What is the Lymphatic System?
To better understand lymphedema, we first must understand the normal lymphatic system (see diagram). This system functions parallel to the circulatory system and consists of lymph vessels, lymph nodes, and lymphoid tissues. The most important role of the lymphatic system is to absorb and transport large molecules (including protein and cellular debris) which are too large to be collected by veins and venous capillaries. This lymph fluid is then transported to lymph nodes that act as “filtering stations” in the body. In the lymph nodes, cells from the body’s natural defense system, called lymphocytes, help fight bacteria and viruses.
Networks of the lymphatic system are situated in several areas of the body with a specific drainage pathway for each individual area.
Superficial Lymph Nodes Include:
- Axillary: Located under each arm, these nodes receive fluid from the arm, chest, back, and breast tissue.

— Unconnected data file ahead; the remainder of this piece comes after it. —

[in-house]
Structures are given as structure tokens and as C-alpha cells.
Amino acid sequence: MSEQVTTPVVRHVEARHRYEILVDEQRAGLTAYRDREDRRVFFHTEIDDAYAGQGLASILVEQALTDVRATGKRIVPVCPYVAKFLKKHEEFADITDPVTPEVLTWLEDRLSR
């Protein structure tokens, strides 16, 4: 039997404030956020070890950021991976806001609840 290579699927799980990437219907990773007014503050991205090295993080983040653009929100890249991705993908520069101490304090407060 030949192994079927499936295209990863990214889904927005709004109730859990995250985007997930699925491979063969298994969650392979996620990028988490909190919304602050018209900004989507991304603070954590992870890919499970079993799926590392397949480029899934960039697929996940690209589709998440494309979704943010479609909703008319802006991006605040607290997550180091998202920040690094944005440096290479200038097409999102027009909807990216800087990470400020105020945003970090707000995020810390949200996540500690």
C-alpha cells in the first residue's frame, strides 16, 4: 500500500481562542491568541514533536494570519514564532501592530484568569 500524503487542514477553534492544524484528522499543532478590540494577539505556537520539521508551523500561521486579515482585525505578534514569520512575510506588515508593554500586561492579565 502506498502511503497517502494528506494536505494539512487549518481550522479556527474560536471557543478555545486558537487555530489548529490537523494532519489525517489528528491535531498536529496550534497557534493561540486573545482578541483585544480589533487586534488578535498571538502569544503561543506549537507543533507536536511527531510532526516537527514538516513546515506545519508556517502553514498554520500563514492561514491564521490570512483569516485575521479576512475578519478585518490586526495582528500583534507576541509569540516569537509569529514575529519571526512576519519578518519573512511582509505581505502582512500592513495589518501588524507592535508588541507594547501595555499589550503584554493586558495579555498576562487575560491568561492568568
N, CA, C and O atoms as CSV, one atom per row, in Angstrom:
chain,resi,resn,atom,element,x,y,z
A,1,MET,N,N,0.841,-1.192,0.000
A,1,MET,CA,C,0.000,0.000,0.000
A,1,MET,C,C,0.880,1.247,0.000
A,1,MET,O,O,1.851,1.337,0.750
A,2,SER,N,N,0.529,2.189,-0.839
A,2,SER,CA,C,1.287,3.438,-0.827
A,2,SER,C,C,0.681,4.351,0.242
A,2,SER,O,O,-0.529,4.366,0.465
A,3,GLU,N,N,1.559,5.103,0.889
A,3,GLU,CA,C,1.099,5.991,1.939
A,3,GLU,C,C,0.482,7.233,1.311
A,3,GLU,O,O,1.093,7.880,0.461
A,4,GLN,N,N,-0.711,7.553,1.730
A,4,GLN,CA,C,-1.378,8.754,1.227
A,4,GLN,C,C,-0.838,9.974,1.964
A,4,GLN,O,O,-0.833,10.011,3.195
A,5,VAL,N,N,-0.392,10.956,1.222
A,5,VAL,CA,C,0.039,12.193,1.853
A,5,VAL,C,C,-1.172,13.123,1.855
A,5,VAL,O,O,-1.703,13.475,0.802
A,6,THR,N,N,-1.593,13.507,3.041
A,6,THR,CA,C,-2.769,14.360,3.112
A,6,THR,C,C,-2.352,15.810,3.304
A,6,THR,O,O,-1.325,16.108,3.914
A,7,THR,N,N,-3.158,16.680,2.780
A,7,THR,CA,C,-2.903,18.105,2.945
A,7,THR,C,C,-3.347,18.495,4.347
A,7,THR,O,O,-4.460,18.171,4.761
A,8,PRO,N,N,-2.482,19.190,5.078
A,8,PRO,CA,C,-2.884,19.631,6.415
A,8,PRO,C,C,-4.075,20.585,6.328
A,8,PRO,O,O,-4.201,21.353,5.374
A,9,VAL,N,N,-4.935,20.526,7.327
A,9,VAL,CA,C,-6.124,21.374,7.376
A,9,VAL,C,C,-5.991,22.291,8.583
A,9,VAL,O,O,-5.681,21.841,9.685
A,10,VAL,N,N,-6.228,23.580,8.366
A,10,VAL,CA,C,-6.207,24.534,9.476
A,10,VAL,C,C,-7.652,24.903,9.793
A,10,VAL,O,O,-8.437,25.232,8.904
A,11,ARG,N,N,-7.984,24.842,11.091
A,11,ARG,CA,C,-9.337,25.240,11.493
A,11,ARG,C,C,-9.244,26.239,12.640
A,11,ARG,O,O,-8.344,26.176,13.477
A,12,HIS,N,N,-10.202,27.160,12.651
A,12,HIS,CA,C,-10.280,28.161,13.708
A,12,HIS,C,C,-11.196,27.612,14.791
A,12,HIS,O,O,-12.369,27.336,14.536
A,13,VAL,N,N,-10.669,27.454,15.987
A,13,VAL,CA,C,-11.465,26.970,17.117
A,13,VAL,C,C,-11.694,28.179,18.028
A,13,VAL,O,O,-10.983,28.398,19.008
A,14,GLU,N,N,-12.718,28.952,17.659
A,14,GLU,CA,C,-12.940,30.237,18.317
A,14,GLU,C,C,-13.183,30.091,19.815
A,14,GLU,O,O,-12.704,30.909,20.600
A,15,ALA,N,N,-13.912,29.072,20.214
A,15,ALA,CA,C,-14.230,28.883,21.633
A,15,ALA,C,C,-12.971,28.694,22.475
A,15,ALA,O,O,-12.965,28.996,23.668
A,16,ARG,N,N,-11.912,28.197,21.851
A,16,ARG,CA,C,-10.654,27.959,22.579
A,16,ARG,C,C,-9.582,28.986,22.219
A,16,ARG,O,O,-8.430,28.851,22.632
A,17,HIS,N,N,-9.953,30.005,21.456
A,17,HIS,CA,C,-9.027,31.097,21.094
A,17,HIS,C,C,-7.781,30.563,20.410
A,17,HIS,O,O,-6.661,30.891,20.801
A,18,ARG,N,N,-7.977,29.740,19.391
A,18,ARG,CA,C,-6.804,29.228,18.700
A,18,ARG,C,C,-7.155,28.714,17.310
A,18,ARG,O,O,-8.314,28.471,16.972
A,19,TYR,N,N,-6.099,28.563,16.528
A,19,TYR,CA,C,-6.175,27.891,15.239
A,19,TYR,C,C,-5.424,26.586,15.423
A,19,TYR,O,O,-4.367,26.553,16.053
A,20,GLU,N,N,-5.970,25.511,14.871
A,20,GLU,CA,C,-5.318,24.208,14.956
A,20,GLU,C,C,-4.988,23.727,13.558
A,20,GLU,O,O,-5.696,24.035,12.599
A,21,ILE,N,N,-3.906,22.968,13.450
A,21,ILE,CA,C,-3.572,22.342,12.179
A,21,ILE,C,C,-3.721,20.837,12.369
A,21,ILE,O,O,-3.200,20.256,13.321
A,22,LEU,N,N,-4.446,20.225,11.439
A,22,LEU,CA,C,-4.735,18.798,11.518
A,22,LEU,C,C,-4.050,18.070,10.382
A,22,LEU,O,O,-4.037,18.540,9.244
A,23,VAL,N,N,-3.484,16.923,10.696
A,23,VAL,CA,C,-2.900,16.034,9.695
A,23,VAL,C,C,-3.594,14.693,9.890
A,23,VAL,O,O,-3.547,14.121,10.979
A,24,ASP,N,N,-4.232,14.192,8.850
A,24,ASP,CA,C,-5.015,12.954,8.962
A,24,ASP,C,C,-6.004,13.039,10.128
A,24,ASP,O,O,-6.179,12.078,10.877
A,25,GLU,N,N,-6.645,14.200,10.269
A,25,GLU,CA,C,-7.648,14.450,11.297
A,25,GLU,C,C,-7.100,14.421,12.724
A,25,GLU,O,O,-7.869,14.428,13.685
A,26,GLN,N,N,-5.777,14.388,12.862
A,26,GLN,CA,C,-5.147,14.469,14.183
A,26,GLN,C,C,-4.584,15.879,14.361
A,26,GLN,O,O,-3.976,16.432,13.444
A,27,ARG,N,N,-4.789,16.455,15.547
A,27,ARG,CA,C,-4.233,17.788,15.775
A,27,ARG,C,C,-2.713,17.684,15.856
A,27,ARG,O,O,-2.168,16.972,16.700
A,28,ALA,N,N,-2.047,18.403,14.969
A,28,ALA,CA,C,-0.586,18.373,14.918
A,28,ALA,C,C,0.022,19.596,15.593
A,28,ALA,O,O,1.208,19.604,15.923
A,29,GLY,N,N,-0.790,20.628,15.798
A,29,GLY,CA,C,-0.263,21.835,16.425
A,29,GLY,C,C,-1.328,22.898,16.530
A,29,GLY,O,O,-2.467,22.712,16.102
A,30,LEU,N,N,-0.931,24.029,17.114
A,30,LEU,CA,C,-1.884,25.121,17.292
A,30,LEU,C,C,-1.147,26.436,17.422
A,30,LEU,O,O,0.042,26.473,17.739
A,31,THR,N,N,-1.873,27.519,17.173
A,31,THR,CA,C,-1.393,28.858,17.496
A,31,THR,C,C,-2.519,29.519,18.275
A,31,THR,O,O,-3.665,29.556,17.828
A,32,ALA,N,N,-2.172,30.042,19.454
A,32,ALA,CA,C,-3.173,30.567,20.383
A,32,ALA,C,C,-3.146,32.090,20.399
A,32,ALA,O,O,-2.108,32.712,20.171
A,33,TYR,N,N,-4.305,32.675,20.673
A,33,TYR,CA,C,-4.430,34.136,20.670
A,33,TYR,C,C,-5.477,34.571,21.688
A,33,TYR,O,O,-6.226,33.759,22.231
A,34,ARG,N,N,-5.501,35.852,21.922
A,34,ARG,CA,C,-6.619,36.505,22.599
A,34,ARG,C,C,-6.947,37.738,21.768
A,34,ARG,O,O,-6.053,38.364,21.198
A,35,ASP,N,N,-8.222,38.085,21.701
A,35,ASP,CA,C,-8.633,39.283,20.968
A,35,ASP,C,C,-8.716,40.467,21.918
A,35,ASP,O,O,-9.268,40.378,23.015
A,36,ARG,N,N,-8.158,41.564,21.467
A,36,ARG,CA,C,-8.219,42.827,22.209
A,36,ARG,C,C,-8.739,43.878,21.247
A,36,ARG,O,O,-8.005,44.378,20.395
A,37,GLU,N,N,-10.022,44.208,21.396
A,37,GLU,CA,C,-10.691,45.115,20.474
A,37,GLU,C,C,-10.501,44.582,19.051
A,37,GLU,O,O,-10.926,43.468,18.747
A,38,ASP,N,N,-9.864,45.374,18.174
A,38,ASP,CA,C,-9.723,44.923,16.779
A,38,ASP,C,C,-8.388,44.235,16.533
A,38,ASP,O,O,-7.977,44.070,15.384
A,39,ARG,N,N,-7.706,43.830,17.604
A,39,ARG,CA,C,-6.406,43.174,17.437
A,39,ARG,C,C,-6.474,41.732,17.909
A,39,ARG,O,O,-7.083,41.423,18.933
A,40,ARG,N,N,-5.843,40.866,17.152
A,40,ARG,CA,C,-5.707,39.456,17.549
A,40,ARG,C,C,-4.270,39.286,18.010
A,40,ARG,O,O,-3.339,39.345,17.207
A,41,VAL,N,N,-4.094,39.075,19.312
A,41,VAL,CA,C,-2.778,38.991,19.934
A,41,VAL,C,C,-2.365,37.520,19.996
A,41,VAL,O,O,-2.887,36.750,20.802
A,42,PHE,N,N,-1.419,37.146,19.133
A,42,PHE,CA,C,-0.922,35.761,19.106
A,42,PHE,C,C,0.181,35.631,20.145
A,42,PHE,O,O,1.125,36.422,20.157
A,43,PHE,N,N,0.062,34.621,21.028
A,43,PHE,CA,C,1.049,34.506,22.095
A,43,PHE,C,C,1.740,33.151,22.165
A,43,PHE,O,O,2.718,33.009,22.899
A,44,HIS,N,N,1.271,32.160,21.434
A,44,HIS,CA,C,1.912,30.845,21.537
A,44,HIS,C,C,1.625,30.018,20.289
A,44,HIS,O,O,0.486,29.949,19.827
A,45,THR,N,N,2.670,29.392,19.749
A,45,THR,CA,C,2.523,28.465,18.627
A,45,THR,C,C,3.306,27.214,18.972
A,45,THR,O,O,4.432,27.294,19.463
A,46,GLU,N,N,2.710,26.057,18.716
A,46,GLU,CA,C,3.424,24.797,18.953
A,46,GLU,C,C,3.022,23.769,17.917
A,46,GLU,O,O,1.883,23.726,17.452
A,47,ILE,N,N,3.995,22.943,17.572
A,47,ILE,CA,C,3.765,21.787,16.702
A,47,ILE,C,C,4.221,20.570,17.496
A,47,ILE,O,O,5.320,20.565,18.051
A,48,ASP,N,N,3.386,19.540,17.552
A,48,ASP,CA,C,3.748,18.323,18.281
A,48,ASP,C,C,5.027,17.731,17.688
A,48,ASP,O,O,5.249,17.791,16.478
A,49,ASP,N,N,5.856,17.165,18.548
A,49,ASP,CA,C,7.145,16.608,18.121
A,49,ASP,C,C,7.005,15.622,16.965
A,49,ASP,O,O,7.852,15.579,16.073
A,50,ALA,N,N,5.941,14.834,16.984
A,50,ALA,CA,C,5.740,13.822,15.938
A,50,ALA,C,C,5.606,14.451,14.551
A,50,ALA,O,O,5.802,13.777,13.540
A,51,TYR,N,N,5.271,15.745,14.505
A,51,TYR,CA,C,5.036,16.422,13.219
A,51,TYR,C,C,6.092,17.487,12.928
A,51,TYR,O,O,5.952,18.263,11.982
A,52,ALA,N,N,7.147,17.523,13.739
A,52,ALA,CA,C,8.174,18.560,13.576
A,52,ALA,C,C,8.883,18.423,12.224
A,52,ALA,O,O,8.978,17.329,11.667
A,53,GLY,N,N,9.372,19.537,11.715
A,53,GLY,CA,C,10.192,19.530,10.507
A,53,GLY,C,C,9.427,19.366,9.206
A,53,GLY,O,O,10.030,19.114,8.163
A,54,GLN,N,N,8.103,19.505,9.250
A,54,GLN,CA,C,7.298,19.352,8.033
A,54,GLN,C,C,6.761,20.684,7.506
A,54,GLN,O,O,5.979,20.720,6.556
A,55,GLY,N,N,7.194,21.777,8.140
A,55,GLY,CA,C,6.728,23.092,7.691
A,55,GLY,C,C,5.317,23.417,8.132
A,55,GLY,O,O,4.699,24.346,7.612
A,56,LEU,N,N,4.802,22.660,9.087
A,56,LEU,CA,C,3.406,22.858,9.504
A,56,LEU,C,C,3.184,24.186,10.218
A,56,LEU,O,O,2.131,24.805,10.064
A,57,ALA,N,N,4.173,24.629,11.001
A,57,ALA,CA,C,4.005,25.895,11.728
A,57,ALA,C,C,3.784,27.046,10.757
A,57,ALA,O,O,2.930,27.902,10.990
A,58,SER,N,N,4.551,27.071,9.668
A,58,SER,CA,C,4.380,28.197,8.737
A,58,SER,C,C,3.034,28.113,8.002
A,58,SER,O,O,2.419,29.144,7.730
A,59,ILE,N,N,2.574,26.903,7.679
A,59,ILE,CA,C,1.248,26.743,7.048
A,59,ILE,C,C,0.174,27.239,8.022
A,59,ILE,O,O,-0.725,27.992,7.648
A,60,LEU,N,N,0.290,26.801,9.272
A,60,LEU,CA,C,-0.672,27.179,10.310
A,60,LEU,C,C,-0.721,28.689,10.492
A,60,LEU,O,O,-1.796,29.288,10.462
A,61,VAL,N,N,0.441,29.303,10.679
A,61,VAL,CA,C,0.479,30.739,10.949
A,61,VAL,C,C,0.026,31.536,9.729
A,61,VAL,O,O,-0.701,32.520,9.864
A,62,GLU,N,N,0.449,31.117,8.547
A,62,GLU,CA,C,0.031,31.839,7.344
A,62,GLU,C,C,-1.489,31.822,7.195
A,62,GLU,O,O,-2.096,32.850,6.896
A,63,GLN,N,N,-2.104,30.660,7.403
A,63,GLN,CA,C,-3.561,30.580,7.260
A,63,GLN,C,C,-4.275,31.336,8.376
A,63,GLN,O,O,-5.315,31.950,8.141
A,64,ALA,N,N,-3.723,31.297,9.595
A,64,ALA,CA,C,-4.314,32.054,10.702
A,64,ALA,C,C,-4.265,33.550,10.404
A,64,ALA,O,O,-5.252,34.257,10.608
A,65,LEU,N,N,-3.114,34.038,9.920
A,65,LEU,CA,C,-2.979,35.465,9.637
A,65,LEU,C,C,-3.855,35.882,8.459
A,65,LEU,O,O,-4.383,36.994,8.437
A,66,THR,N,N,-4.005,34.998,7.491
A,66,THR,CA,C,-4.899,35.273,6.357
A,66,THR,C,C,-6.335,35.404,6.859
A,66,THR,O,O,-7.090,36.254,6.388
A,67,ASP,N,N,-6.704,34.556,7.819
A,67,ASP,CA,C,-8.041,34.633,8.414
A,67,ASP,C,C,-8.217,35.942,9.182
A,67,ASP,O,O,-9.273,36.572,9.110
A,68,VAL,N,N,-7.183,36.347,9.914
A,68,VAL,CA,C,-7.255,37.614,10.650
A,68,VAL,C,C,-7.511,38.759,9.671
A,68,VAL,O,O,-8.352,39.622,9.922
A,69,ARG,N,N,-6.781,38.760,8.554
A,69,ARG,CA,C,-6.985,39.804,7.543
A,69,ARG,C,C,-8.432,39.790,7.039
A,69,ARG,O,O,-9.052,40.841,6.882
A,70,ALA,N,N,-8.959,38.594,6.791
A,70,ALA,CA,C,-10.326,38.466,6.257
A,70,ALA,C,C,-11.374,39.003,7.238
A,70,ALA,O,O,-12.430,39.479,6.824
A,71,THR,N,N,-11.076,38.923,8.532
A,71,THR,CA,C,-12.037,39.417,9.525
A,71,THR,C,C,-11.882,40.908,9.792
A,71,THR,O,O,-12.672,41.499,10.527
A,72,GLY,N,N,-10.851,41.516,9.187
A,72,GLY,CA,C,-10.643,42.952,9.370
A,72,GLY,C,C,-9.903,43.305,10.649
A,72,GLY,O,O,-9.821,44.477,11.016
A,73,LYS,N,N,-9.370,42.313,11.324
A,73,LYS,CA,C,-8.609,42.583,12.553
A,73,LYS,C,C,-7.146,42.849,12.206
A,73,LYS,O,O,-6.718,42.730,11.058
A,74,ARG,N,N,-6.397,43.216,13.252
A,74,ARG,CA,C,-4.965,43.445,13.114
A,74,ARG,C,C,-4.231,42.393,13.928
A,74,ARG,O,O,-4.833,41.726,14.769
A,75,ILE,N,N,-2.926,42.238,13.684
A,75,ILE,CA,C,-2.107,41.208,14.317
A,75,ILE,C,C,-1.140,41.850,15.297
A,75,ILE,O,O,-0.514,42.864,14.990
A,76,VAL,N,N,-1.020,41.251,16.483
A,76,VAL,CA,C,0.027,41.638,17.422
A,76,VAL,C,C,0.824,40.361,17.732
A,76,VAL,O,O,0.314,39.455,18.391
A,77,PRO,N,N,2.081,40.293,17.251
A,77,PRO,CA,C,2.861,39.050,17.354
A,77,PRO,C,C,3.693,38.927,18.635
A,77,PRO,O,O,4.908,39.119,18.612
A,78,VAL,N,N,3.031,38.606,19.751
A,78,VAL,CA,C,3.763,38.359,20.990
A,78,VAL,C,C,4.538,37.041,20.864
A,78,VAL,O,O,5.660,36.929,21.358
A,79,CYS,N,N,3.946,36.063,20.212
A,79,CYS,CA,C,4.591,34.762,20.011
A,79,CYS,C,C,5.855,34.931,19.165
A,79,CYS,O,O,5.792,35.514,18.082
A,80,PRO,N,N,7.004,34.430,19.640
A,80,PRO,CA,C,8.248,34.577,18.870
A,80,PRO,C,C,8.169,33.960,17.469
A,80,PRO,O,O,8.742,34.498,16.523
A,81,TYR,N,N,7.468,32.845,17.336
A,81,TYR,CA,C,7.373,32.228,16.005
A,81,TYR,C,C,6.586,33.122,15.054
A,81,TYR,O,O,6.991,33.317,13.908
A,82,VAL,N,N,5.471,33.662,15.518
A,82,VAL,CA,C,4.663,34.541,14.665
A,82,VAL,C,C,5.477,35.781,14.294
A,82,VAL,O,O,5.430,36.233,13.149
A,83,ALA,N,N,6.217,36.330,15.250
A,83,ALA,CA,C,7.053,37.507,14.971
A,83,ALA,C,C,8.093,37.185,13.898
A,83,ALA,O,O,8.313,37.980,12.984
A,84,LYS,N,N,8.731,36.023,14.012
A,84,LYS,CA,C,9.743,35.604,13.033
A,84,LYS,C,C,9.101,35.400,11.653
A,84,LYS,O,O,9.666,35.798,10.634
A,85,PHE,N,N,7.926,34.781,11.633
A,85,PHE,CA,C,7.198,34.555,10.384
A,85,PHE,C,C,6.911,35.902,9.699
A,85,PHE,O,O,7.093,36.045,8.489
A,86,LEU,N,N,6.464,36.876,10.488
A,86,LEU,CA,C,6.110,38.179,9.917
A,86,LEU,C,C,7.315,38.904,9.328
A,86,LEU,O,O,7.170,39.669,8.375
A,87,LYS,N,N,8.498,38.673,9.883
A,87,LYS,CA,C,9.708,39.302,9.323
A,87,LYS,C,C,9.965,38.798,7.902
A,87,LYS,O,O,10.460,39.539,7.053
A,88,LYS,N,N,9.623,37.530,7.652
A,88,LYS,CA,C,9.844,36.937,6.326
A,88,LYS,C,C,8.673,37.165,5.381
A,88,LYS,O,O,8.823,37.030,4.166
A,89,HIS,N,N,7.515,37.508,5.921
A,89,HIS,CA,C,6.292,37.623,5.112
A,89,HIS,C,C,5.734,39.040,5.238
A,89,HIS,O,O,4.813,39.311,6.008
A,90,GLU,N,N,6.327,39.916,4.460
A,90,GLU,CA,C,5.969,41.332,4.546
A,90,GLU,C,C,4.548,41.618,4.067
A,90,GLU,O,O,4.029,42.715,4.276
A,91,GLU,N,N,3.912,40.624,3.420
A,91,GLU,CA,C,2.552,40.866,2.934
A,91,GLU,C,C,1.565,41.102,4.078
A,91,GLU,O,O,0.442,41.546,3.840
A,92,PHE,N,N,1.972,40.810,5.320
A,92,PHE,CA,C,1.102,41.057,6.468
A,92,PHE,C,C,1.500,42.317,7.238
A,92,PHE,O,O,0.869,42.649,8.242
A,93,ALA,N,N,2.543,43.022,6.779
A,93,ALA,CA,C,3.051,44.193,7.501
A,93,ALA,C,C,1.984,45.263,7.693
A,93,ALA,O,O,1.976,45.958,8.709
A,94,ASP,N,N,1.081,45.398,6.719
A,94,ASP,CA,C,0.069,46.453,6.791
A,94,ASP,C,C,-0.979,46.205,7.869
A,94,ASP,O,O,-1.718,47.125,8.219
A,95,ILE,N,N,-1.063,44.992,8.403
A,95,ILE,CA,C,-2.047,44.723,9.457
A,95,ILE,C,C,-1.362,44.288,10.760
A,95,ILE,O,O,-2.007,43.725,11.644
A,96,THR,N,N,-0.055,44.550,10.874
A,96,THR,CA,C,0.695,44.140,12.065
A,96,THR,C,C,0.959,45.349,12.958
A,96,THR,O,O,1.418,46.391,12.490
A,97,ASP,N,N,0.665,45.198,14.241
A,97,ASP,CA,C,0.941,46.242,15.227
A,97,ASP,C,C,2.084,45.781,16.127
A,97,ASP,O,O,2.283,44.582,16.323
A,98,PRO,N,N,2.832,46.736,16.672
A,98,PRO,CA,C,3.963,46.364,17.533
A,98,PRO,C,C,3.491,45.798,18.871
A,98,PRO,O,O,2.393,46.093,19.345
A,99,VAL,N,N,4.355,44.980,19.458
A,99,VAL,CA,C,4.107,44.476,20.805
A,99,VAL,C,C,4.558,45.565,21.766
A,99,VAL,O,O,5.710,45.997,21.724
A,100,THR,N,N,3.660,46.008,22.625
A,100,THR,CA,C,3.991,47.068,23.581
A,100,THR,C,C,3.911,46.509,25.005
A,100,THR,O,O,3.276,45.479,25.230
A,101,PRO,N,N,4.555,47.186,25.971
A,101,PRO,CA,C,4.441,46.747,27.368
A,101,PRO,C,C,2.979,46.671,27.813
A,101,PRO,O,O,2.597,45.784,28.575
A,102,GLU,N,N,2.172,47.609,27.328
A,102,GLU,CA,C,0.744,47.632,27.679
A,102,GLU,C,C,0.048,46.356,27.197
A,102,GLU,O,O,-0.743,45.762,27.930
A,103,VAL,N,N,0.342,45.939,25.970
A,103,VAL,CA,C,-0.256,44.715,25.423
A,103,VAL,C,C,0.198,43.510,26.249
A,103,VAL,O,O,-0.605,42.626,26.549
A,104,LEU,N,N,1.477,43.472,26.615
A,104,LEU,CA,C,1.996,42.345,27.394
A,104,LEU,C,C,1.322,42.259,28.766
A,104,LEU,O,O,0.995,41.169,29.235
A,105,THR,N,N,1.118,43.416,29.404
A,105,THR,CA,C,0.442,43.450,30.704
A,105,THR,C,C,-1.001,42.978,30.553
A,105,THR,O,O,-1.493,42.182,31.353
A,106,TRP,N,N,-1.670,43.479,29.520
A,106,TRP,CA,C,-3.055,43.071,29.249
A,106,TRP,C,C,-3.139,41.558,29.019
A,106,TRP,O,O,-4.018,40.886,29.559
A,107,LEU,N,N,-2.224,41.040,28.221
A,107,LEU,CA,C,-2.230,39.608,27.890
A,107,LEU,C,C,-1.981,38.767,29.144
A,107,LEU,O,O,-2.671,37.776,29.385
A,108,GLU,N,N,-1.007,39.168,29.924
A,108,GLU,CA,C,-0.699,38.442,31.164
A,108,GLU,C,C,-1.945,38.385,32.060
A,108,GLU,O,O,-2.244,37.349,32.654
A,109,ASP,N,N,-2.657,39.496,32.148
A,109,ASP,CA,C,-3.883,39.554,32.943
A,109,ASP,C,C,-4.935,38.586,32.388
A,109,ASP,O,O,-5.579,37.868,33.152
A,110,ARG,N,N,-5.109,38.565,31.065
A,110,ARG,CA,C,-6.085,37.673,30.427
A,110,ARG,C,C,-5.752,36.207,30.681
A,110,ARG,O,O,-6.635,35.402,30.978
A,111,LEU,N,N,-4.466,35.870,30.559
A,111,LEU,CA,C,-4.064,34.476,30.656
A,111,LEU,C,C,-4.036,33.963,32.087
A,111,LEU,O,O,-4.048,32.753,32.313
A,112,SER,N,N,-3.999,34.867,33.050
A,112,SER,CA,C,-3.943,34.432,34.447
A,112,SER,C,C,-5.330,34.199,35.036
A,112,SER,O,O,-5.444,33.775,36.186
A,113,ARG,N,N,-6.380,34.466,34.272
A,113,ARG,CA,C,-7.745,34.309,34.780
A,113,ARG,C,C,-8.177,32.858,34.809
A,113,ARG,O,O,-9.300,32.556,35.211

- Inguinal: Located at the bend of the hip, these nodes receive fluid from the leg, lower abdomen, gluteal region, and external genitals.
Deep Lymph Nodes Include:
- Supraclavicular: Located at the neck just above the collar bones, this important node group receives fluid from the head and shoulders. If indicated, the treatment of these lymph nodes precedes all other treatment.
- Deep Abdominal/Pelvic Nodes: The abdomen is richly invested in lymph nodes—they surround the organs and intestines. These nodes also receive fluid from the superficial inguinal area as well. Congestion in this area alone can cause swelling in the lower extremities, abdomen, and genitalia.
Lymphatic tissue is found in other areas of the body including the tonsils, spleen, intestinal wall, and bone marrow.